Today: Top 10 best National Parks for a safari in Africa
An African safari simply has to be on every traveler’s bucket list. Catching a glimpse of some of the world’s most captivating animals in their natural habitat is one of the best travel experiences one can have. Encountering the ‘Big Five’ (lion, African elephant, Cape buffalo, leopard, and rhinoceros) is sometimes vital, sometimes a bonus, but always rather wonderful and totally memorable. To assist you in finding your ideal safari destination, I have compiled a top 10 list of the best National Parks & Game Reserves in Africa for a safari adventure.
What is your favorite safari destination in Africa? Leave a comment or take my poll below.
10. KGALAGADI TRANSFRONTIER PARK, SOUTH AFRICA & BOTSWANA
Kgalagadi Transfrontier Park is a large wildlife preserve and conservation area in southern Africa. The little visited park straddles the border between South Africa and Botswana and comprises two adjoining national parks: Kalahari Gemsbok National Park in South Africa and Gemsbok National Park in Botswana. Kgalagadi – which translates as “the place of thirst – is located largely within the southern Kalahari Desert and its terrain consists of red sand dunes, sparse vegetation, occasional trees, and dry riverbeds. The magnificent park hosts abundant, varied wildlife, including large mammalian predators such as cheetahs, leopards, hyenas, and huge black-mane lions.
9. HWANGE NATIONAL PARK, ZIMBABWE
Bordering Botswana, Hwange National Park is Zimbabwe’s largest game park with a hugely varying scenery, ranging from the semi desert scrub on the edge of the Kalahari in the south, to forests, granite hills and valleys of mopane woodlands in the north. The national park is home to over 100 mammal species, including lion, leopard and rhino, and is known for its large population of elephant. This game park is very accessible and all the safari camps here offer day and night game drives and most also offer walking safaris. The highest numbers of animals are spotted in the dry season (August to October) when the wildlife congregates around the shrunken water holes.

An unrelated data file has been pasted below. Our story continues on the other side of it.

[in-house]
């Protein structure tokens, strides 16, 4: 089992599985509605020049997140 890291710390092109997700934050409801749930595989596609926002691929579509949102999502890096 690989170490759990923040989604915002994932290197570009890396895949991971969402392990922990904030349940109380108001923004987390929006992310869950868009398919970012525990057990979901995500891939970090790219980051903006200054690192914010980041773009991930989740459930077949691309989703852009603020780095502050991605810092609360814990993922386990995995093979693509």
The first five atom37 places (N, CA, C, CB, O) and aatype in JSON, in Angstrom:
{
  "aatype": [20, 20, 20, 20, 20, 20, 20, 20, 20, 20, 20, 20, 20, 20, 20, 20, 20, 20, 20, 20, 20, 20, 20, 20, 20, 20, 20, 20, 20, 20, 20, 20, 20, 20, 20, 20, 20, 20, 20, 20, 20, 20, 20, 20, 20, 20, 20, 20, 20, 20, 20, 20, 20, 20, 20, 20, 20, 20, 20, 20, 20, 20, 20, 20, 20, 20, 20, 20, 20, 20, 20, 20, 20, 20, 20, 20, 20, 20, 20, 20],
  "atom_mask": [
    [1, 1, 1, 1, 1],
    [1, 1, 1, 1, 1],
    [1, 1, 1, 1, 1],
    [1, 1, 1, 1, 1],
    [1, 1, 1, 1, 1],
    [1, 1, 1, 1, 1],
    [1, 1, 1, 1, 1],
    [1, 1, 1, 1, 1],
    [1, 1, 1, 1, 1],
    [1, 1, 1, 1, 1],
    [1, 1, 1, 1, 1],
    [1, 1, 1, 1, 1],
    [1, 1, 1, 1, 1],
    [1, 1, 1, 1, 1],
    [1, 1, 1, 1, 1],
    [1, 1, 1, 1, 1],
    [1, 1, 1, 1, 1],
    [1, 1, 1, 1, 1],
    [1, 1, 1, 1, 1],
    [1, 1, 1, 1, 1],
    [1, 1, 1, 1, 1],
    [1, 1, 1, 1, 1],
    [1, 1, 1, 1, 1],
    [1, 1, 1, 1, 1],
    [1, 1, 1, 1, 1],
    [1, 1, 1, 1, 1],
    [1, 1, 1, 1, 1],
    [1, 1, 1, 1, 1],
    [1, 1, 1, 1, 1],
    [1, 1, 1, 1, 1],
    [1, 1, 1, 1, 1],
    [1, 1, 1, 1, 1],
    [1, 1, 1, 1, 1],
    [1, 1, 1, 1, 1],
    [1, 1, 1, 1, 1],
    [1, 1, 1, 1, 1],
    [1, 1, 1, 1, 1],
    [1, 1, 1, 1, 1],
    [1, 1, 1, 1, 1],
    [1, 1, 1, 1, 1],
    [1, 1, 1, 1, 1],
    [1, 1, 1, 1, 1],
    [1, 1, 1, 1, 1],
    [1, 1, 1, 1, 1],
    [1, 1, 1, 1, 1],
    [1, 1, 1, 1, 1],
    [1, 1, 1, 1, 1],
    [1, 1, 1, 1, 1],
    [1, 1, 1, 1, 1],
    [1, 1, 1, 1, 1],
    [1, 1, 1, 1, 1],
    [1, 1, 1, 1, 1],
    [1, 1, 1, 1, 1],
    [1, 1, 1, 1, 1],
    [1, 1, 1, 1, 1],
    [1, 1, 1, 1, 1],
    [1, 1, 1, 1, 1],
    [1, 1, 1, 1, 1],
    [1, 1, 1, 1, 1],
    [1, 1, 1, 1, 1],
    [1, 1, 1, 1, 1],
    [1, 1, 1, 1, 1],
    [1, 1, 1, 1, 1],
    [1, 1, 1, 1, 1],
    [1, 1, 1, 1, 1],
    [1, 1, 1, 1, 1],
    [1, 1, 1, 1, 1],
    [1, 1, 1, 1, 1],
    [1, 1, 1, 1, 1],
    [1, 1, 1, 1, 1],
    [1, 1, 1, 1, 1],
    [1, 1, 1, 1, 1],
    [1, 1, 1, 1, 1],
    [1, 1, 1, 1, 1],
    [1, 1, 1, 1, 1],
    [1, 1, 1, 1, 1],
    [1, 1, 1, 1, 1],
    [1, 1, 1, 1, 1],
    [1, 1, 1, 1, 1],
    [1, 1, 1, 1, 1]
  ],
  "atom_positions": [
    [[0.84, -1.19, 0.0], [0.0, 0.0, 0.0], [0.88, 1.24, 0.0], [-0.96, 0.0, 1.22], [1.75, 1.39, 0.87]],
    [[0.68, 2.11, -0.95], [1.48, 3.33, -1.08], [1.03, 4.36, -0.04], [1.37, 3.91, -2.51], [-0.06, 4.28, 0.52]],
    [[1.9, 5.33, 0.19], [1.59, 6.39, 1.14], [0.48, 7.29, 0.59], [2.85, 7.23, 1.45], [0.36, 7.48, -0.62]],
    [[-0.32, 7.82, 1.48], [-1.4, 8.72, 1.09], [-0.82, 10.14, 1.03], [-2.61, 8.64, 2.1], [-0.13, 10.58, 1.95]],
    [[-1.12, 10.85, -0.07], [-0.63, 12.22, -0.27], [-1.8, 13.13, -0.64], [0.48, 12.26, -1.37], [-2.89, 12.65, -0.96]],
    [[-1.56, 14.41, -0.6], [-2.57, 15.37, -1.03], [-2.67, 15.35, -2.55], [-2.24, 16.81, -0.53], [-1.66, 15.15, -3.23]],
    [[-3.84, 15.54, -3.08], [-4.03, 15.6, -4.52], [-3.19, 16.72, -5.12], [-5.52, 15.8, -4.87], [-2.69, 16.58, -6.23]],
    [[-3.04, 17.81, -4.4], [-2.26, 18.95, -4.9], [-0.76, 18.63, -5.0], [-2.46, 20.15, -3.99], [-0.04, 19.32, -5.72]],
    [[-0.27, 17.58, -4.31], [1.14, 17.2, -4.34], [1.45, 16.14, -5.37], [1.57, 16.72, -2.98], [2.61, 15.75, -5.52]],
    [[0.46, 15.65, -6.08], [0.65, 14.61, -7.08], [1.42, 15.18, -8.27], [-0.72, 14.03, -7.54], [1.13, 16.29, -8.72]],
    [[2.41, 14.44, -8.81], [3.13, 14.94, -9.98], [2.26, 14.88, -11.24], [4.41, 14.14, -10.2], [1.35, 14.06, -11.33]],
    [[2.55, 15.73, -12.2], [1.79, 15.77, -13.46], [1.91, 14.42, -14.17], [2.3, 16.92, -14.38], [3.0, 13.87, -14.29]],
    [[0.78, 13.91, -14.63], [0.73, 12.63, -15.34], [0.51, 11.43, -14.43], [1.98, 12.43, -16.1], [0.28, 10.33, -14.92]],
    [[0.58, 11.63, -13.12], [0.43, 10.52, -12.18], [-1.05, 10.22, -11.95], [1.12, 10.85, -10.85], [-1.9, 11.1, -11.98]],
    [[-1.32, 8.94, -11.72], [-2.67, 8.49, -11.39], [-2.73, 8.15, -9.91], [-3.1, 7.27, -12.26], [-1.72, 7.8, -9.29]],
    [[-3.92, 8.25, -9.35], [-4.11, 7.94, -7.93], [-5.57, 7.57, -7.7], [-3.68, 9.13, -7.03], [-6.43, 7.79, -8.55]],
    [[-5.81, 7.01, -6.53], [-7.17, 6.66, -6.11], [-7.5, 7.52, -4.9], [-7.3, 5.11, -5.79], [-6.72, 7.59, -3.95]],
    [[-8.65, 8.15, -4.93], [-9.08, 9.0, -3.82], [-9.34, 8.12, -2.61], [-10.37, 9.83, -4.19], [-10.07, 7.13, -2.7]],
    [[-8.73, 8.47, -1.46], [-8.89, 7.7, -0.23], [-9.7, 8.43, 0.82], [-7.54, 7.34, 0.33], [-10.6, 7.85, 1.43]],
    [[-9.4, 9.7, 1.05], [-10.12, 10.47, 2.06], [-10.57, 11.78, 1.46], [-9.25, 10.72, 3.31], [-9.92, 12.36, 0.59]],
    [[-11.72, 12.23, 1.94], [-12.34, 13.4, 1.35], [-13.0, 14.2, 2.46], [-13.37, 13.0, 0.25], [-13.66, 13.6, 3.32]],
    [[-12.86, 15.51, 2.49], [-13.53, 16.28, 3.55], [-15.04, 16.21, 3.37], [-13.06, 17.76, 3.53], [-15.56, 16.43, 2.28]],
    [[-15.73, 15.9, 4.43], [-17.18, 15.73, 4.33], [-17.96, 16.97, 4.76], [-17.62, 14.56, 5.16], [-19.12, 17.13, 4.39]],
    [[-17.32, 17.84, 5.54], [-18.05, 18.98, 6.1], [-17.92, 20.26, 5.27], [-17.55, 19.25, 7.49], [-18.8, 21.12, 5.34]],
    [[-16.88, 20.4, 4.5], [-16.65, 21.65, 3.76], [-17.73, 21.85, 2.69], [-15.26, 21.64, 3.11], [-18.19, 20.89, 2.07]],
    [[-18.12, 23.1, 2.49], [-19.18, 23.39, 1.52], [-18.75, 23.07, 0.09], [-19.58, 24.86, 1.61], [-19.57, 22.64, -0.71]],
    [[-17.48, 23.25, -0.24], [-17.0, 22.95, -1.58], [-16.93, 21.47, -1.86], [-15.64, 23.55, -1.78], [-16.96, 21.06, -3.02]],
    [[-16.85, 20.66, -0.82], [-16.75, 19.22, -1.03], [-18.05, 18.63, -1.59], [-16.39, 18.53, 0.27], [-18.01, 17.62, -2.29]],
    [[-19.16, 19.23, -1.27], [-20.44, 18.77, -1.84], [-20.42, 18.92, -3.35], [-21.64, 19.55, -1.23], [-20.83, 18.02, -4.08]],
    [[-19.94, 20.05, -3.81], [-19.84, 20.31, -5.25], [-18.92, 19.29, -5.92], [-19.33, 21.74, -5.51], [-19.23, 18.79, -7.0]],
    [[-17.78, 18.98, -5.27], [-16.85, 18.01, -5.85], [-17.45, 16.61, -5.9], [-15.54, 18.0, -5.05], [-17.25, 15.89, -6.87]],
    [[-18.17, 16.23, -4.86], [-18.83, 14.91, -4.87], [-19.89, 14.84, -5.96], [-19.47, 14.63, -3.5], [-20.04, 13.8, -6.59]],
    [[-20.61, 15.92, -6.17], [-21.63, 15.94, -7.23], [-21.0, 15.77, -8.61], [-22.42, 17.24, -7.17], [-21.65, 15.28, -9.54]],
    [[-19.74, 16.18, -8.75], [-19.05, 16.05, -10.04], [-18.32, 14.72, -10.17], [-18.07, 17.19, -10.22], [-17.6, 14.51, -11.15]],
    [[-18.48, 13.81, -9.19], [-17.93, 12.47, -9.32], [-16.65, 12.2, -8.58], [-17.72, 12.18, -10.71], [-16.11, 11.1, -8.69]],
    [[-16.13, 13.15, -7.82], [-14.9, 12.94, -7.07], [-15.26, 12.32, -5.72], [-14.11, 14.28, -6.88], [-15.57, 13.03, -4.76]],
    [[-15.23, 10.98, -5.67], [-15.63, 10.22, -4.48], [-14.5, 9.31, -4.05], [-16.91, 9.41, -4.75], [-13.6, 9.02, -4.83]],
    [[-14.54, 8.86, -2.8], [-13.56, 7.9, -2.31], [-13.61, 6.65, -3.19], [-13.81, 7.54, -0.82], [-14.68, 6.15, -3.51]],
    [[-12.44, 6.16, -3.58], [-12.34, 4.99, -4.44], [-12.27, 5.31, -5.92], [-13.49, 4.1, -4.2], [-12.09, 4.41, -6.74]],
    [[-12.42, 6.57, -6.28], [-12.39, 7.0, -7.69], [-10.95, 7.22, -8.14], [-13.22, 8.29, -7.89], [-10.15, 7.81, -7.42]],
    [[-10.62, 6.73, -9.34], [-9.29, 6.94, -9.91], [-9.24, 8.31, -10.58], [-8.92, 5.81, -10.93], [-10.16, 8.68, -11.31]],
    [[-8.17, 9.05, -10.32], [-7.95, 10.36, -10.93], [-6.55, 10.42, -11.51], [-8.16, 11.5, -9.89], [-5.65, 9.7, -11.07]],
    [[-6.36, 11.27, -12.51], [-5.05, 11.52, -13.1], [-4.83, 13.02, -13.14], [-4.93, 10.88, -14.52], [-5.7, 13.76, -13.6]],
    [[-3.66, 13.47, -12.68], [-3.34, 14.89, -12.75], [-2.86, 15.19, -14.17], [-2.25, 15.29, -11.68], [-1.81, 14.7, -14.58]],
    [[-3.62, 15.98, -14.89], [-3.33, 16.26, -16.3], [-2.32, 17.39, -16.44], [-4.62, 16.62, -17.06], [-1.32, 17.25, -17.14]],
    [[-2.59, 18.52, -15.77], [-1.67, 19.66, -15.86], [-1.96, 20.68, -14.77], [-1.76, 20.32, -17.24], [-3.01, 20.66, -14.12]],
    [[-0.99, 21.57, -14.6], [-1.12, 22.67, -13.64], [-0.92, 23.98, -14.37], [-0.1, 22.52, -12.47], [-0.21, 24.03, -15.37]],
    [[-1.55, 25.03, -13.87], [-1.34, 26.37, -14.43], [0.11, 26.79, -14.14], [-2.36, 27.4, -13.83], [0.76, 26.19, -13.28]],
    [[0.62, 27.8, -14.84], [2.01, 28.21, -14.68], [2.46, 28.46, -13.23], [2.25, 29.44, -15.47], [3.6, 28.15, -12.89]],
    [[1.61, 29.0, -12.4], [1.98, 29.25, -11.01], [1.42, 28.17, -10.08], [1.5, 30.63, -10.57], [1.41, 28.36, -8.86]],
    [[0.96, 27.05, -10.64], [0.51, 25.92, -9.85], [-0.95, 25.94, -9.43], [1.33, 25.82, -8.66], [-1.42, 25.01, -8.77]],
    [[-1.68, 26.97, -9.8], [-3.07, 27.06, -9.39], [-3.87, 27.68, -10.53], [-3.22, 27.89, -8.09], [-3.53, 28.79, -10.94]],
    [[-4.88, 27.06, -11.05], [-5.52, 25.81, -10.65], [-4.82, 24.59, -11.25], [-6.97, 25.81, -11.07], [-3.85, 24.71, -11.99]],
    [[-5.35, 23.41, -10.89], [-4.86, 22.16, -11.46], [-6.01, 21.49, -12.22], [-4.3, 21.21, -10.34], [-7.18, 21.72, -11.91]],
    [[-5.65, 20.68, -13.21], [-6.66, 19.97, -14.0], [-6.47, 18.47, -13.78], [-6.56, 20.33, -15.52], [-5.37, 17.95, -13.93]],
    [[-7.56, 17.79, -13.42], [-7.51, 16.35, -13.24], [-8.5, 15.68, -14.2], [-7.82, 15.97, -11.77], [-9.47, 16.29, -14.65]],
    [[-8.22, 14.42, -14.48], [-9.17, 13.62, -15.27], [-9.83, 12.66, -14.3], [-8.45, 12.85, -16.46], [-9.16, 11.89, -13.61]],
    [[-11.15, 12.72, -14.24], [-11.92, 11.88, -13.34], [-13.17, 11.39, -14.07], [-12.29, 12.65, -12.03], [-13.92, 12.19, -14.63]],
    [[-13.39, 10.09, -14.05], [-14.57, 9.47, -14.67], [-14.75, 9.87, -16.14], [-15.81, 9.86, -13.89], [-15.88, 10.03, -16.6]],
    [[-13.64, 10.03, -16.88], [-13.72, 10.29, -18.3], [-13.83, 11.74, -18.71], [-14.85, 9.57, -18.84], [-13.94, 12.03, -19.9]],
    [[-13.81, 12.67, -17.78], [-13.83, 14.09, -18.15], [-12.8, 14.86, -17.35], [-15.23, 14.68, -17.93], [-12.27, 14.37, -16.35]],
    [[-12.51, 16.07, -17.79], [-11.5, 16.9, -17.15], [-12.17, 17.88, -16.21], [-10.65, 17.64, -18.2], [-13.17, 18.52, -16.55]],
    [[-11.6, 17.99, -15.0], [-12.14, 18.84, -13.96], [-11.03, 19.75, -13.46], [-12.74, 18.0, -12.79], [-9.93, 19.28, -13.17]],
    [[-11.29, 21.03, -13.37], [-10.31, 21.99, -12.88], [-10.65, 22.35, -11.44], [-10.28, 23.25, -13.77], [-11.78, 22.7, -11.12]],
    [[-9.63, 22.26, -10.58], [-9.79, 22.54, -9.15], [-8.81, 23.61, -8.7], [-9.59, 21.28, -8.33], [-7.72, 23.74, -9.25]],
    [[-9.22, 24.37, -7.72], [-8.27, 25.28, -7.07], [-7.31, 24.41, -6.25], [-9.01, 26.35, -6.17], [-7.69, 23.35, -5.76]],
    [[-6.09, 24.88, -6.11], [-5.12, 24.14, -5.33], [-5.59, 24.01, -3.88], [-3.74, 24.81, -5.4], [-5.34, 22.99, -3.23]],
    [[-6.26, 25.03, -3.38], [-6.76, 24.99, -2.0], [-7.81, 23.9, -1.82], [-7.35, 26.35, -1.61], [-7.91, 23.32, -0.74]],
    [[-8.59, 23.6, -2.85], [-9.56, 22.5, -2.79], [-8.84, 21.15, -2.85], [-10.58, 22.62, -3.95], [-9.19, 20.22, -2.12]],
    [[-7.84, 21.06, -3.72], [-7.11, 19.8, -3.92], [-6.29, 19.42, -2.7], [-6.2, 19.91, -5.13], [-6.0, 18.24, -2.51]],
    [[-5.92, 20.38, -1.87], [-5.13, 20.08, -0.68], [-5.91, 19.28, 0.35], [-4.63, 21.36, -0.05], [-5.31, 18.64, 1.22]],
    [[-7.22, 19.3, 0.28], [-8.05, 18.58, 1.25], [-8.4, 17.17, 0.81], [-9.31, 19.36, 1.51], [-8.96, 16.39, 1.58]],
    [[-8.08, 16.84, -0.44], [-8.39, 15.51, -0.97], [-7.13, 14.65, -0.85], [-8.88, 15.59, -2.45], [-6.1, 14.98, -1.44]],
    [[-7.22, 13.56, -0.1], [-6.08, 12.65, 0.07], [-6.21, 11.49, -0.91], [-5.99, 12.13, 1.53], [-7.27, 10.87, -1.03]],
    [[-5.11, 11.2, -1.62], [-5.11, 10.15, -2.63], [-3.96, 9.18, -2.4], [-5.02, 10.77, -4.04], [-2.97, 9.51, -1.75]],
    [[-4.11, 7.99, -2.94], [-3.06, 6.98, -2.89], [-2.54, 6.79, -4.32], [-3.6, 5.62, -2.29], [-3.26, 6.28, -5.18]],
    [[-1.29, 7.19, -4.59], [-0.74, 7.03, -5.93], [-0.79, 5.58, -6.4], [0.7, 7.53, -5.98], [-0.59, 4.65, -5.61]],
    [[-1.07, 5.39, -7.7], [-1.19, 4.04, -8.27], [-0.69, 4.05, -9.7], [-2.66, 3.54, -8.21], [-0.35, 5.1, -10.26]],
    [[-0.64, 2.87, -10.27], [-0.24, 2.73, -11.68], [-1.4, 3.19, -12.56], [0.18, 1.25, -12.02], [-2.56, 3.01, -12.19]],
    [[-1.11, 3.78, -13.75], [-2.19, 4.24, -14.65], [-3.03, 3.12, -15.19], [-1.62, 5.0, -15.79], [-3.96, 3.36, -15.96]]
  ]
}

- Recommended lodge: Linkwasha by Wilderness Safaris
8. KIDEPO NATIONAL PARK, UGANDA
Launched as a national park in 1962, Kidepo lies in the rugged, semi-arid valleys between Uganda’s borders with Sudan and Kenya. It’s Uganda’s most isolated national park, but the few who make the long journey to Kedipo would agree that it is also the most magnificent, ranking among Africa’s finest wildernesses. From Apoka, in the heart of the park, a savannah landscape extends far beyond the gazetted area, towards horizons outlined by distant mountain ranges. The voracious Kidepo lions prey on roving herds of more than 4,000 buffalo (the total population in the park is said to be about 13,000) and you will often see herds of elephants moving majestically along the valleys.
7. MASAI MARA NATIONAL RESERVE, KENYA
Situated in south-west Kenya, Maasai Mara (Masai Mara) is possibly the continent’s most popular safari destination. It’s not a National Park, but rather a National Reserve belonging to the Maasai people and administered by the local county councils. Together with the Serengeti National Park in Tanzania (cf below) it forms Africa’s most diverse, incredible and most spectacular eco-systems, hosting over 95 species of mammals and over 570 recorded species of birds. The reserve is especially famous for the high amount of predators, such as lions and cheetah, and the 1.5 million wildebeest which migrate through the Mara and cross the crocodile infested Mara river (from July to October).
6. ETOSHA NATIONAL PARK, NAMIBIA
Etosha National Park is unique in Africa. The park’s main characteristic is a salt pan so large it can be seen from space. Yet there is abundant wildlife that congregates around the waterholes, giving travelers almost guaranteed game sightings. Lion, elephant, leopard, giraffe, cheetah, hyena, springbok, two kinds of zebra, eland and many more species of wildlife are found here. At the same time Etosha National Park is one of the most accessible game reserves in Africa. The park is malaria free in the dry season, accessible for regular cars, and the rest camps provide a range of accommodation as well as restaurants, viewing decks, shops and petrol stations.